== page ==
Get your sacks of garlic out and ready. For it was today on May 26, 1897, that the first copies of the classic novel Dracula hit the bookshelves of London. Bram Stoker, an Irish writer and author of the book, was an invalid in childhood. But as he grew up he defied the odds against him, and became a football (soccer) star at Trinity College in Dublin, Ireland. Upon graduation, Stoker got a job in the civil service realm at Dublin Castle. It is there he worked for the next ten years. During this time he was writing drama reviews for the Dublin Mail as a side job.
Amid this era, Stoker met the famed actor Sir Henry Irving, who hired him as a manager. For the next three decades, he found himself writing Irving’s innumerable correspondence for him while also accompanying him on tours in the United States. It was over these years, Stoker began to write a number of horror stories for magazines. Finally, in 1890, he published his first novel, The Snake’s Pass. Throughout his life, Stoker would go on to write and publish 17 novels in total, but his most influential piece would be published in 1897, Dracula.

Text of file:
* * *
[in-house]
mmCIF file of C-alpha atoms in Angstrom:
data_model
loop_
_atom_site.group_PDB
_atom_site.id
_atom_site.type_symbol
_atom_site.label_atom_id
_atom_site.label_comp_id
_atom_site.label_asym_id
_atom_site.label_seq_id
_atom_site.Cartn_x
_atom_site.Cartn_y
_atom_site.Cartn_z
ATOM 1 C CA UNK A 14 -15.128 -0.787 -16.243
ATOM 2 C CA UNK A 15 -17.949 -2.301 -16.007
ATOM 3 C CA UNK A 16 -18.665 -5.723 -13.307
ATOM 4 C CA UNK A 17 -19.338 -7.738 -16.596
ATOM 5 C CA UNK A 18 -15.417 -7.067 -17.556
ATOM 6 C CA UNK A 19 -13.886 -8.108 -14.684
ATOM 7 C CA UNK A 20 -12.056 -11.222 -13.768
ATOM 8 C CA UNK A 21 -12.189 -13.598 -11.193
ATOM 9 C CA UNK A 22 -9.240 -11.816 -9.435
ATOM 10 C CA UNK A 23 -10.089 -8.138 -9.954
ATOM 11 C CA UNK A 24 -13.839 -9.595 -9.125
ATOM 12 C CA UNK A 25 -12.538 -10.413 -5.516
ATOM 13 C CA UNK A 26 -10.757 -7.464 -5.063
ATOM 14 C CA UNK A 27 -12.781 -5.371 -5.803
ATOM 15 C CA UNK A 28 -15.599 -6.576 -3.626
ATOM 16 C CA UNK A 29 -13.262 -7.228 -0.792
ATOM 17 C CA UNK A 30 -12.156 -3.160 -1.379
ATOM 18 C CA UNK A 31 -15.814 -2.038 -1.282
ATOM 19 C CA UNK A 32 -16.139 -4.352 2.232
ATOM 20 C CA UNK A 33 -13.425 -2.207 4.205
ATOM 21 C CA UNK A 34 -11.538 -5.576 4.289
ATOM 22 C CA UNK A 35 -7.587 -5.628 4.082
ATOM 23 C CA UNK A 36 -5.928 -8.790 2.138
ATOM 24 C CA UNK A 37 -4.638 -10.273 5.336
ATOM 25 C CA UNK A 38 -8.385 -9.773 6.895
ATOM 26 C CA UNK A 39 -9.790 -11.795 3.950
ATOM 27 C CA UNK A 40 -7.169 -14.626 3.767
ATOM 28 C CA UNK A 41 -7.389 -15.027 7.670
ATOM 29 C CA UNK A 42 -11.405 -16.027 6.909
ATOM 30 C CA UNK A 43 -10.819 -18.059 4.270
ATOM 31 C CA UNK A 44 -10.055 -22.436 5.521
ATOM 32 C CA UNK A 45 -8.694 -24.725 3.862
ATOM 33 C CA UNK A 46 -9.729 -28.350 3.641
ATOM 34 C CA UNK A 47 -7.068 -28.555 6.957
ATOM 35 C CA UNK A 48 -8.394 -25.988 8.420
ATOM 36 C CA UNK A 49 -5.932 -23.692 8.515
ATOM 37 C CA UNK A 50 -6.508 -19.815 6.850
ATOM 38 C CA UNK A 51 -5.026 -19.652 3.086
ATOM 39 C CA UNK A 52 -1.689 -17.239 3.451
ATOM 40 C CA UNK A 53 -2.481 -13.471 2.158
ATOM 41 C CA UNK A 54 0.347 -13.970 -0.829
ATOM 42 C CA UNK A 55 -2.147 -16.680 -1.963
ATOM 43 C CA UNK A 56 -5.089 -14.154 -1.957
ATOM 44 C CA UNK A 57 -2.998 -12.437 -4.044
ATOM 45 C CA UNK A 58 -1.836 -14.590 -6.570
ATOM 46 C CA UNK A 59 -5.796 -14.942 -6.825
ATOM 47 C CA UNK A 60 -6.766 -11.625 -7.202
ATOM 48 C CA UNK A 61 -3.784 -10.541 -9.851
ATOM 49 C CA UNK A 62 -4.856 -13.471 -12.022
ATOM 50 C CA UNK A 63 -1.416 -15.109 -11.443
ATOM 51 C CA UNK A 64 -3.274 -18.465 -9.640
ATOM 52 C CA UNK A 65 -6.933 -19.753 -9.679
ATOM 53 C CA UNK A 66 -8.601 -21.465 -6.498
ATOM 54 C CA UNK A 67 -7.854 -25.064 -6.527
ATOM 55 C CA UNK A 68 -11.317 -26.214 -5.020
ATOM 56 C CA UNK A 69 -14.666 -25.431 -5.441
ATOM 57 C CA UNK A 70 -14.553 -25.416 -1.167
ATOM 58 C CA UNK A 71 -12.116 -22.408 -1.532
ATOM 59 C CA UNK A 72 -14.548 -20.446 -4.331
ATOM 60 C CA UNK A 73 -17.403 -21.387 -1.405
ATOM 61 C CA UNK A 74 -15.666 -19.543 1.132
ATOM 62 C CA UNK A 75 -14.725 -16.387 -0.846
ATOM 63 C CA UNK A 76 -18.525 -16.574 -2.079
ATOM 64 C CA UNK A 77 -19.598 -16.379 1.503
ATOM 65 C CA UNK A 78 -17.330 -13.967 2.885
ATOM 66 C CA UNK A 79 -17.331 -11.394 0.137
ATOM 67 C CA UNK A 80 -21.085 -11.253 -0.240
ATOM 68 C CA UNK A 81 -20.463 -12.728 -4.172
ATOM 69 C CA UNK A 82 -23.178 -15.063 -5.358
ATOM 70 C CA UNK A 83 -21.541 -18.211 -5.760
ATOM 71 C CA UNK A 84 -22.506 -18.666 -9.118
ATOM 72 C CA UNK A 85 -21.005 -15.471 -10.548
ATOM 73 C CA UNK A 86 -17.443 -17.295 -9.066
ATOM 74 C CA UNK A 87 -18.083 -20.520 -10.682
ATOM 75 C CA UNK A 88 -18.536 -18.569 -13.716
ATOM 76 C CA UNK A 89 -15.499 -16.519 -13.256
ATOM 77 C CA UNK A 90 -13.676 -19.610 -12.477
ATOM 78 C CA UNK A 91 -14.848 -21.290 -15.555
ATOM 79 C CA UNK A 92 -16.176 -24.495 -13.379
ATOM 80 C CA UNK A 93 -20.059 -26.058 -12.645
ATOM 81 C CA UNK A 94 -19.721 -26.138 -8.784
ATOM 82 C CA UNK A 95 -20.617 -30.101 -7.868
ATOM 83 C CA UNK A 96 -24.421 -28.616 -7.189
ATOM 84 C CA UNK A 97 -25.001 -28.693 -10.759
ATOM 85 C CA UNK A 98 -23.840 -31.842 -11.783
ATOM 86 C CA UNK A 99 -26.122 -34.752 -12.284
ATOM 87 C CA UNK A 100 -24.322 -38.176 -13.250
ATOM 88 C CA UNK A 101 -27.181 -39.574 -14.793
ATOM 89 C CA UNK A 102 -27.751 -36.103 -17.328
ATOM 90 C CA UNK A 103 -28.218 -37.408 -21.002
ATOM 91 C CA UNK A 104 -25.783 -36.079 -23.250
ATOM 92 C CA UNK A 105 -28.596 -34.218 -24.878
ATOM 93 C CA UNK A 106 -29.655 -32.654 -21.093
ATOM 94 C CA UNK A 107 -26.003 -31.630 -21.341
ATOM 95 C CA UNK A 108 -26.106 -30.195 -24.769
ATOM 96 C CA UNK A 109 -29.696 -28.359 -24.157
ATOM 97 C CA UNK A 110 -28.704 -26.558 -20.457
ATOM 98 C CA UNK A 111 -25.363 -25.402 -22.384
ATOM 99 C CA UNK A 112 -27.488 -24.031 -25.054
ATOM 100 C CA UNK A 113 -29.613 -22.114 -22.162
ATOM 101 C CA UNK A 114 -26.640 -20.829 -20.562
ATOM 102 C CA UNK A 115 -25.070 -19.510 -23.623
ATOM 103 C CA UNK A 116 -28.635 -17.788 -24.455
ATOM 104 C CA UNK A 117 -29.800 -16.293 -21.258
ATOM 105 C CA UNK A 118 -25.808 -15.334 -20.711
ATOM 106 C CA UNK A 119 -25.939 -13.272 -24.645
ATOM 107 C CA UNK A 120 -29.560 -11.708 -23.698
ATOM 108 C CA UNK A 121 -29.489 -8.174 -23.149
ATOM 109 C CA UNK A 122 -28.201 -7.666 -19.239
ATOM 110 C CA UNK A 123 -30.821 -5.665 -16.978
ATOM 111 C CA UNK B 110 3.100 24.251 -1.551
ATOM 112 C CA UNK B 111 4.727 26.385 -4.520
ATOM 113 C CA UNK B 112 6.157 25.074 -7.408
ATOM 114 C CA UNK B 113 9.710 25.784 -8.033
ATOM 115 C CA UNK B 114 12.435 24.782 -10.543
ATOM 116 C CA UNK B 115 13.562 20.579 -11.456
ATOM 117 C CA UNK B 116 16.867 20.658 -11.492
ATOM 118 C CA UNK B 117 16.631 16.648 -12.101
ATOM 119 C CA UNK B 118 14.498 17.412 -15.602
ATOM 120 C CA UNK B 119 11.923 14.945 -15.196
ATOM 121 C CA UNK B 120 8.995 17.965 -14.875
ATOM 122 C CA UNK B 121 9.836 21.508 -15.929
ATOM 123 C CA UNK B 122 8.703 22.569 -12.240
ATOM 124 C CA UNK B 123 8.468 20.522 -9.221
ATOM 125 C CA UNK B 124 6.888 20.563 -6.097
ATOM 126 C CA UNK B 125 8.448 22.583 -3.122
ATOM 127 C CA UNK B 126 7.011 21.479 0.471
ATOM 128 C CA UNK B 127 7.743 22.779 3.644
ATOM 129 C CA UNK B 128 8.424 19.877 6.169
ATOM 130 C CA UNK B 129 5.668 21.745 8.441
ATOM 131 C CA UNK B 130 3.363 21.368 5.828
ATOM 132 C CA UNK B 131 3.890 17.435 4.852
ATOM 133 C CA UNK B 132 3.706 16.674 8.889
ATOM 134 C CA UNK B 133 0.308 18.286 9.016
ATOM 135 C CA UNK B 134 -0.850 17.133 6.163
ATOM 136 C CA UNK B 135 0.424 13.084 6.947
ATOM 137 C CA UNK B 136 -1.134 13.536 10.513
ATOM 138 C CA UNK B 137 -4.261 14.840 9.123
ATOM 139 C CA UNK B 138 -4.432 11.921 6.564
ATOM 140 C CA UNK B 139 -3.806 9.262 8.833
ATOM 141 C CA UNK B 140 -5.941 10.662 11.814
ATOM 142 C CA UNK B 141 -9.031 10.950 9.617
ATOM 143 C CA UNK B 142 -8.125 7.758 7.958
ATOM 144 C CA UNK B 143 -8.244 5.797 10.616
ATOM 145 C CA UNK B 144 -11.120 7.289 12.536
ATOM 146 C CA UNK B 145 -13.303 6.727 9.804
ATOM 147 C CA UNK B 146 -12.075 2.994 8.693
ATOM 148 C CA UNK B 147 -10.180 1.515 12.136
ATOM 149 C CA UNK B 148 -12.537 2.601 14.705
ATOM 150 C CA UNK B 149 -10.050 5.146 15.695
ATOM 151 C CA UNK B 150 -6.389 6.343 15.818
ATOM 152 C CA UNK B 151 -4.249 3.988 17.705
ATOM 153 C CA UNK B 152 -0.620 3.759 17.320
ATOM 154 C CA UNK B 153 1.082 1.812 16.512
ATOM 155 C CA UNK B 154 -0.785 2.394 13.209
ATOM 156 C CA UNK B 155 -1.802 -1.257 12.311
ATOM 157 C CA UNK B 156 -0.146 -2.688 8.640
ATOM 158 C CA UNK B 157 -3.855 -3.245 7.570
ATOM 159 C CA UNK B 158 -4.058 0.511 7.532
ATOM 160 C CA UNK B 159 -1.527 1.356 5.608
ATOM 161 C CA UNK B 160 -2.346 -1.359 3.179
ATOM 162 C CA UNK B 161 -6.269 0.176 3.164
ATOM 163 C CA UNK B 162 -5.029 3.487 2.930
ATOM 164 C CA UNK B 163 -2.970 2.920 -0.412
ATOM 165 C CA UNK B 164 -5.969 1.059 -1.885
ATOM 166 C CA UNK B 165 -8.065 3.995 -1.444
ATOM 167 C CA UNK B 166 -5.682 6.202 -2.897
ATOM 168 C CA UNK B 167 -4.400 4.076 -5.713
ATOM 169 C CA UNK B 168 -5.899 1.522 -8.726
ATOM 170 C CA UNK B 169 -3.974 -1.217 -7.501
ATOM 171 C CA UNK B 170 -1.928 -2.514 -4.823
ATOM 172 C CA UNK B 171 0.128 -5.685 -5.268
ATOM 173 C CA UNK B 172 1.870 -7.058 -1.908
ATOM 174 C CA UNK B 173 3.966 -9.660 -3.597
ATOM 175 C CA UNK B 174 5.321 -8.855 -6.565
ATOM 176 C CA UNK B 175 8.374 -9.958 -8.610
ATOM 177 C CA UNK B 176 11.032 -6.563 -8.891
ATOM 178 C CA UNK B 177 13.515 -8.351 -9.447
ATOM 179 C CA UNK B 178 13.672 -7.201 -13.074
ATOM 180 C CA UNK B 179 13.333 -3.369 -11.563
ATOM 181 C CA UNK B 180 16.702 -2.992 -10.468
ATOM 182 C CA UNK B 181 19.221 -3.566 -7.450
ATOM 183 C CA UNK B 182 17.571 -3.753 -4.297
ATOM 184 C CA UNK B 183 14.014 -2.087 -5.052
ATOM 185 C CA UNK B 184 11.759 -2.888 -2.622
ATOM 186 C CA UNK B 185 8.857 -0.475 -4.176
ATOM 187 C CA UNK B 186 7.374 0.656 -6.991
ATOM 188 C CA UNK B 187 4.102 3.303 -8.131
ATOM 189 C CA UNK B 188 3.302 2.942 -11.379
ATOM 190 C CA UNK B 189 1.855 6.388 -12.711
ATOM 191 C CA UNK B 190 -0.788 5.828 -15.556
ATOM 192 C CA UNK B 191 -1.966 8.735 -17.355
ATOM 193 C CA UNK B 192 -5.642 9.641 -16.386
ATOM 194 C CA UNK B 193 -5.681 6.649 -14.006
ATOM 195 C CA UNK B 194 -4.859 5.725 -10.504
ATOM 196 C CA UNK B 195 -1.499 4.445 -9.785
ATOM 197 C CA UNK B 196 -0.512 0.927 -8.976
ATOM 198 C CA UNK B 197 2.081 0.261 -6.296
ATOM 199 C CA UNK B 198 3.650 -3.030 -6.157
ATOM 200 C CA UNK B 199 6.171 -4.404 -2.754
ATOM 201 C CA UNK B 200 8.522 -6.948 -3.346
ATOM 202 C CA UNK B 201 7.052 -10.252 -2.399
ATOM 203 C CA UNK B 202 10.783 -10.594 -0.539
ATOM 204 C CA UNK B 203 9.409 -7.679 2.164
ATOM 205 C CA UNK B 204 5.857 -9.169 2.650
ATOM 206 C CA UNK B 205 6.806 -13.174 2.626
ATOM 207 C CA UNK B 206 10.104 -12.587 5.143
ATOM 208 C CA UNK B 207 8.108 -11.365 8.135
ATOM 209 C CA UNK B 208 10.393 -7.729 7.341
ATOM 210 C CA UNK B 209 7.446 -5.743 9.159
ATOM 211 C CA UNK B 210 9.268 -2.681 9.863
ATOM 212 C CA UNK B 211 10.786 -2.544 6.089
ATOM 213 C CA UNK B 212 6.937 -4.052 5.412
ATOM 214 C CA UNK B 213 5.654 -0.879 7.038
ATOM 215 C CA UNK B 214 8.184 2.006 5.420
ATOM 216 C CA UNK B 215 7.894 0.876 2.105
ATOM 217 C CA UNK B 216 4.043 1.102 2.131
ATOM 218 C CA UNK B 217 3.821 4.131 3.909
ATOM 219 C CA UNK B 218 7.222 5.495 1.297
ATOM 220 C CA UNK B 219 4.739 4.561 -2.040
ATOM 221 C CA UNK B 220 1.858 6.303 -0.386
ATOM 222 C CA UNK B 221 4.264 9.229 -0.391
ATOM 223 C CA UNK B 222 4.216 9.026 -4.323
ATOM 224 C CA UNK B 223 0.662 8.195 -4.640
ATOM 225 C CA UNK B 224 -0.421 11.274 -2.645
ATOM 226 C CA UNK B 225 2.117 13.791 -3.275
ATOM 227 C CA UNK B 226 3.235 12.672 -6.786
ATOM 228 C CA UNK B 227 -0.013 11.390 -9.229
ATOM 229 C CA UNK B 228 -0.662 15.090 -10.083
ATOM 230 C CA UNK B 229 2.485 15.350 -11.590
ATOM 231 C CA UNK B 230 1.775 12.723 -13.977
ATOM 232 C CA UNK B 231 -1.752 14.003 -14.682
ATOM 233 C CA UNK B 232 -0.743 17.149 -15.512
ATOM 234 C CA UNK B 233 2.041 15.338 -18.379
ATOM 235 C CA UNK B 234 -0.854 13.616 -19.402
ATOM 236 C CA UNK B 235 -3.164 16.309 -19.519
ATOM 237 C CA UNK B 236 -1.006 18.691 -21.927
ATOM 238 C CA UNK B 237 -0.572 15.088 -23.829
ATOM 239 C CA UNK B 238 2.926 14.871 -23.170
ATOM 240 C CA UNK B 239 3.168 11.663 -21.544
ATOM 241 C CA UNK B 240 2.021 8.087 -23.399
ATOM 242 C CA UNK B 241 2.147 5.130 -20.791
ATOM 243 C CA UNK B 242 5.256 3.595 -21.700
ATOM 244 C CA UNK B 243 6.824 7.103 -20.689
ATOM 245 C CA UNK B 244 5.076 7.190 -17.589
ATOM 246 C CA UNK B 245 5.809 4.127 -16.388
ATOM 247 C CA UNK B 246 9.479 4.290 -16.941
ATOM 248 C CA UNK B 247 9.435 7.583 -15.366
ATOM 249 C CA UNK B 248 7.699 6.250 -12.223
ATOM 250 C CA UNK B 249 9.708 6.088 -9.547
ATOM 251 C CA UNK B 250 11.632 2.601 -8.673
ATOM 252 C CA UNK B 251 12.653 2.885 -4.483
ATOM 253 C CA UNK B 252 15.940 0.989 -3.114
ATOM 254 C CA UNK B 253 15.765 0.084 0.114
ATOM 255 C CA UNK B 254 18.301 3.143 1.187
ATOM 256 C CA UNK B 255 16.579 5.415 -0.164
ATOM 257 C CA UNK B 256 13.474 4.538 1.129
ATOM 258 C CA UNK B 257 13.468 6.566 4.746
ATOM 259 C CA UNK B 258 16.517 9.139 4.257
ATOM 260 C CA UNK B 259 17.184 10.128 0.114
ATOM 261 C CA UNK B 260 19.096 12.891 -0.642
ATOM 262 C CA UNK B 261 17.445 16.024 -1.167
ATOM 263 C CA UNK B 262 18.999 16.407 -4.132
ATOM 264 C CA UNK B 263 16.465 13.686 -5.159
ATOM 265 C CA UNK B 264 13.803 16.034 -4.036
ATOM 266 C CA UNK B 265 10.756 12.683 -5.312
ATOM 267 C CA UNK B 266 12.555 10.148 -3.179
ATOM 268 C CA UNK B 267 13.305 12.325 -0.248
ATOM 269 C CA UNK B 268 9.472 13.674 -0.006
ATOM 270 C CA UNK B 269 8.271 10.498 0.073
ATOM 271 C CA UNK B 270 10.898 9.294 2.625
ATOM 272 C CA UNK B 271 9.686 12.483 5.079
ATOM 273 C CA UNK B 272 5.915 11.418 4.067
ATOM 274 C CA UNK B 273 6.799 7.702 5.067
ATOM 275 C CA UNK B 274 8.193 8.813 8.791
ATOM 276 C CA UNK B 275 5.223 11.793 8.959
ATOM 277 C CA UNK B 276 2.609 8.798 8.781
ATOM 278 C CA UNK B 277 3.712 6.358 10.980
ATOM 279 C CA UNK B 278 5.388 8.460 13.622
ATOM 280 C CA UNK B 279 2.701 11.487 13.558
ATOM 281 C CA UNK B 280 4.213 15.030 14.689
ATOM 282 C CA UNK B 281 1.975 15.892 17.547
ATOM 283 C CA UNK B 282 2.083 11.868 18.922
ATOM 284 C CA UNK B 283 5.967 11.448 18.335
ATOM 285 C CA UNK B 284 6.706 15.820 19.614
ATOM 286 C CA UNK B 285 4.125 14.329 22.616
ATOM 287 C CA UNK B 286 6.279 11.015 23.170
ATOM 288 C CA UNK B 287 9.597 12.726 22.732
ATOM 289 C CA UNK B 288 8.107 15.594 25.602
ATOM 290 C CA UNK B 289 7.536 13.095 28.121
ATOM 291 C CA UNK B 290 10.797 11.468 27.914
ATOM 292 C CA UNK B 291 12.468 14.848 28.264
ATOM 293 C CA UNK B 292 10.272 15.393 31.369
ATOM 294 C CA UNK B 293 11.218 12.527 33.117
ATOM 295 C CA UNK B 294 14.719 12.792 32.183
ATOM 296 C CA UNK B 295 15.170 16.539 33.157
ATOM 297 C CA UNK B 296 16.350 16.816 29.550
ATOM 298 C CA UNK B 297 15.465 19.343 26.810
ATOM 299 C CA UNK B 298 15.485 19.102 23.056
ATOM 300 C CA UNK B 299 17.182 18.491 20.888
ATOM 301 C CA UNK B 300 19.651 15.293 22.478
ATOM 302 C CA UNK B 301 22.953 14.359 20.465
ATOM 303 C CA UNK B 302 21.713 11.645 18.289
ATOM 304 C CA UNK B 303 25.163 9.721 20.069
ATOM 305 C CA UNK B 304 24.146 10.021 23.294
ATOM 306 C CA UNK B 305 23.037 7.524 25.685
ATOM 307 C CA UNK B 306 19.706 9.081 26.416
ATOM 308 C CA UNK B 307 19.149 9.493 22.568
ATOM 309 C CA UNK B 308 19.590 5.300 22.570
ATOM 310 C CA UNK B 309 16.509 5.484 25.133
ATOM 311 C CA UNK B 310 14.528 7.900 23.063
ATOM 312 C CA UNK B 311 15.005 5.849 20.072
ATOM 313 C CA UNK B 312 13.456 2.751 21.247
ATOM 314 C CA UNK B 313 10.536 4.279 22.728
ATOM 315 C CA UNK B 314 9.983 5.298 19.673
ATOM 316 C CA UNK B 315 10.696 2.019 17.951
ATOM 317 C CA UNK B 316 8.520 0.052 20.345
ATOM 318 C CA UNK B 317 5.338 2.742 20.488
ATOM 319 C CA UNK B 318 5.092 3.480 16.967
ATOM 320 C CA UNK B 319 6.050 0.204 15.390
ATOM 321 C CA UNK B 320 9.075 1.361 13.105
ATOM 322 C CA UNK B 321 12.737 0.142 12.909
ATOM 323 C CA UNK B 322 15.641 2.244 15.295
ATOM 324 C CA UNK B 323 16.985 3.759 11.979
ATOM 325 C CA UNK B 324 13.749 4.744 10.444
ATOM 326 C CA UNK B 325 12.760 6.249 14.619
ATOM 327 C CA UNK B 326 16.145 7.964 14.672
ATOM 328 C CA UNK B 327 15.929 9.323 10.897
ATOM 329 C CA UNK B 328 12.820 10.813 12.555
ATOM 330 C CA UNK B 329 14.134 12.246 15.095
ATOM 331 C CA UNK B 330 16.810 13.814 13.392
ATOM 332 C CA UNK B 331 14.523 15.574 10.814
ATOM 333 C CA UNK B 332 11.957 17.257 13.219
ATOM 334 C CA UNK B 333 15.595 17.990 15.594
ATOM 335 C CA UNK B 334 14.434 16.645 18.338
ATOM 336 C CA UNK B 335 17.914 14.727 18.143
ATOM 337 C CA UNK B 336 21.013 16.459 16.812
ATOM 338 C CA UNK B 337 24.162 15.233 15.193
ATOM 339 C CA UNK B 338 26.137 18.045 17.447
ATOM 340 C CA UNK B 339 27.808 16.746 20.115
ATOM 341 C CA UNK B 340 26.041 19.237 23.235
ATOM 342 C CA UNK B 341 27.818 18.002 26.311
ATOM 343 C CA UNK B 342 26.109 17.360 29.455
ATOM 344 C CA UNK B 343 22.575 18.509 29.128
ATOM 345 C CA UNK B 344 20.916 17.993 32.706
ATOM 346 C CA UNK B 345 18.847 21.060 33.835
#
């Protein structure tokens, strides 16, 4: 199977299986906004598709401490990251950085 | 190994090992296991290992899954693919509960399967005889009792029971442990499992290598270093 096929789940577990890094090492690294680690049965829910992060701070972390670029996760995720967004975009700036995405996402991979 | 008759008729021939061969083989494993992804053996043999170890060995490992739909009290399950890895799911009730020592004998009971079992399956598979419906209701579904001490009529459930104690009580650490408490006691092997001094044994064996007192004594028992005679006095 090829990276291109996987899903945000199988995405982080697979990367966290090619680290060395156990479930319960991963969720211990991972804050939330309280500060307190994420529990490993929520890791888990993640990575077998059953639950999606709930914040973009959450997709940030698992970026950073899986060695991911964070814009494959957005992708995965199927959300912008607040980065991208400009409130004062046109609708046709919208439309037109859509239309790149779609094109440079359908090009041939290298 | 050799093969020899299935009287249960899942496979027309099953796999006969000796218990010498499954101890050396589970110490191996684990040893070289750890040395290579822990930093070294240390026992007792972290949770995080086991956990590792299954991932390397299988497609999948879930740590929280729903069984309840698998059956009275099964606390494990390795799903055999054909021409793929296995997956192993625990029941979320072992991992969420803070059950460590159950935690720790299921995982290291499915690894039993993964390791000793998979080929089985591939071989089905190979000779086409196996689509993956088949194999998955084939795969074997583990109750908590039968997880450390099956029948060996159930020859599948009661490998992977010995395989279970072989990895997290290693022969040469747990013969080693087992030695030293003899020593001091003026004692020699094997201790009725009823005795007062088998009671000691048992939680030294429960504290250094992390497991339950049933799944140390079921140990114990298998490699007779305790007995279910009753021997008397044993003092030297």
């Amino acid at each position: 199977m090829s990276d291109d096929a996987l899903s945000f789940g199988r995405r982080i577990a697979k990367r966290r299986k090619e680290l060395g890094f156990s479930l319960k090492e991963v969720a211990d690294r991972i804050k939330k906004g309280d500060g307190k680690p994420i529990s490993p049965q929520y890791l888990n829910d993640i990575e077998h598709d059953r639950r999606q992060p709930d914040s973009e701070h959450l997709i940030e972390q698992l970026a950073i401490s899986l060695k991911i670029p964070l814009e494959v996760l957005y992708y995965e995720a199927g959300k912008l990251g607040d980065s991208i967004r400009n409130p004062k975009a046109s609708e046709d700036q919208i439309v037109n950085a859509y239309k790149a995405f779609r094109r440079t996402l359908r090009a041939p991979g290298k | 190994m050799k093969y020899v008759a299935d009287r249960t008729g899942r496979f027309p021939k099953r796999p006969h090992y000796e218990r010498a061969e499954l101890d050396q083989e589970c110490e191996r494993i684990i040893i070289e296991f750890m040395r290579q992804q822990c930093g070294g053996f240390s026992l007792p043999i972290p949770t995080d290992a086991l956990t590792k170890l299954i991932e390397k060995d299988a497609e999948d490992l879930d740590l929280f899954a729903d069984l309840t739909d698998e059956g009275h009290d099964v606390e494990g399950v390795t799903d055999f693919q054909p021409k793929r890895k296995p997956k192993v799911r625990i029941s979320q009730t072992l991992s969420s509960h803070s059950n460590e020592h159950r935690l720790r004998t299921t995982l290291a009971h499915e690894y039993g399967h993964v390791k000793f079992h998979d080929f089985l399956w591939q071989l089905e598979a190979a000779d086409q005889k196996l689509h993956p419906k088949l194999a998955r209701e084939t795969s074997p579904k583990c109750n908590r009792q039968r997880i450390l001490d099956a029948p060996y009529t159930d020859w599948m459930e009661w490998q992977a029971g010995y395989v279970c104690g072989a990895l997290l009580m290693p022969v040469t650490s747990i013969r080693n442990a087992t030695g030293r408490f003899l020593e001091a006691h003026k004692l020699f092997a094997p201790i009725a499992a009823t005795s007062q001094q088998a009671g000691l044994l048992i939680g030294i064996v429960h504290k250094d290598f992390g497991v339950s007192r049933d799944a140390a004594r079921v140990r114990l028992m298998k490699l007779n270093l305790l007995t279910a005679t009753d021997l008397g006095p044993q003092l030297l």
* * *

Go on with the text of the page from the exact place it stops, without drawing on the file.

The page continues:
The novel was written in the form of journals and diaries of its main characters. Dracula is the tale of a vampire who travels from Transylvania (a region in Eastern Europe now in Romania) to Yorkshire, England. His goal is to prey on the blood of the innocent so he may in turn stay alive. Originally Stoker name the vampire “Count Wampyr”, but he read the name Dracula in a book written by retired diplomat William Wilkinson. Dracula eventually earned literary fame and became known as a classical masterpiece of Victorian-era Gothic literature.
The release of the novel saw moderate success, even when Stoker died in 1912, his obituaries mentioned nothing of Dracula. But in the 1920s, the novel was adapted for Broadway and book sales began to skyrocket. The Dracula craze went into full force in 1931, when the Universal blockbuster film directed by Tod Browning and starring famed actor Bela Lugosi, hit the silver screen. After this burst of fame the productions kept rolling with vampire-themed movies, literature, and TV shows. But it’s Lugosi’s Hungarian accent that has remained to quintessential Count Dracula.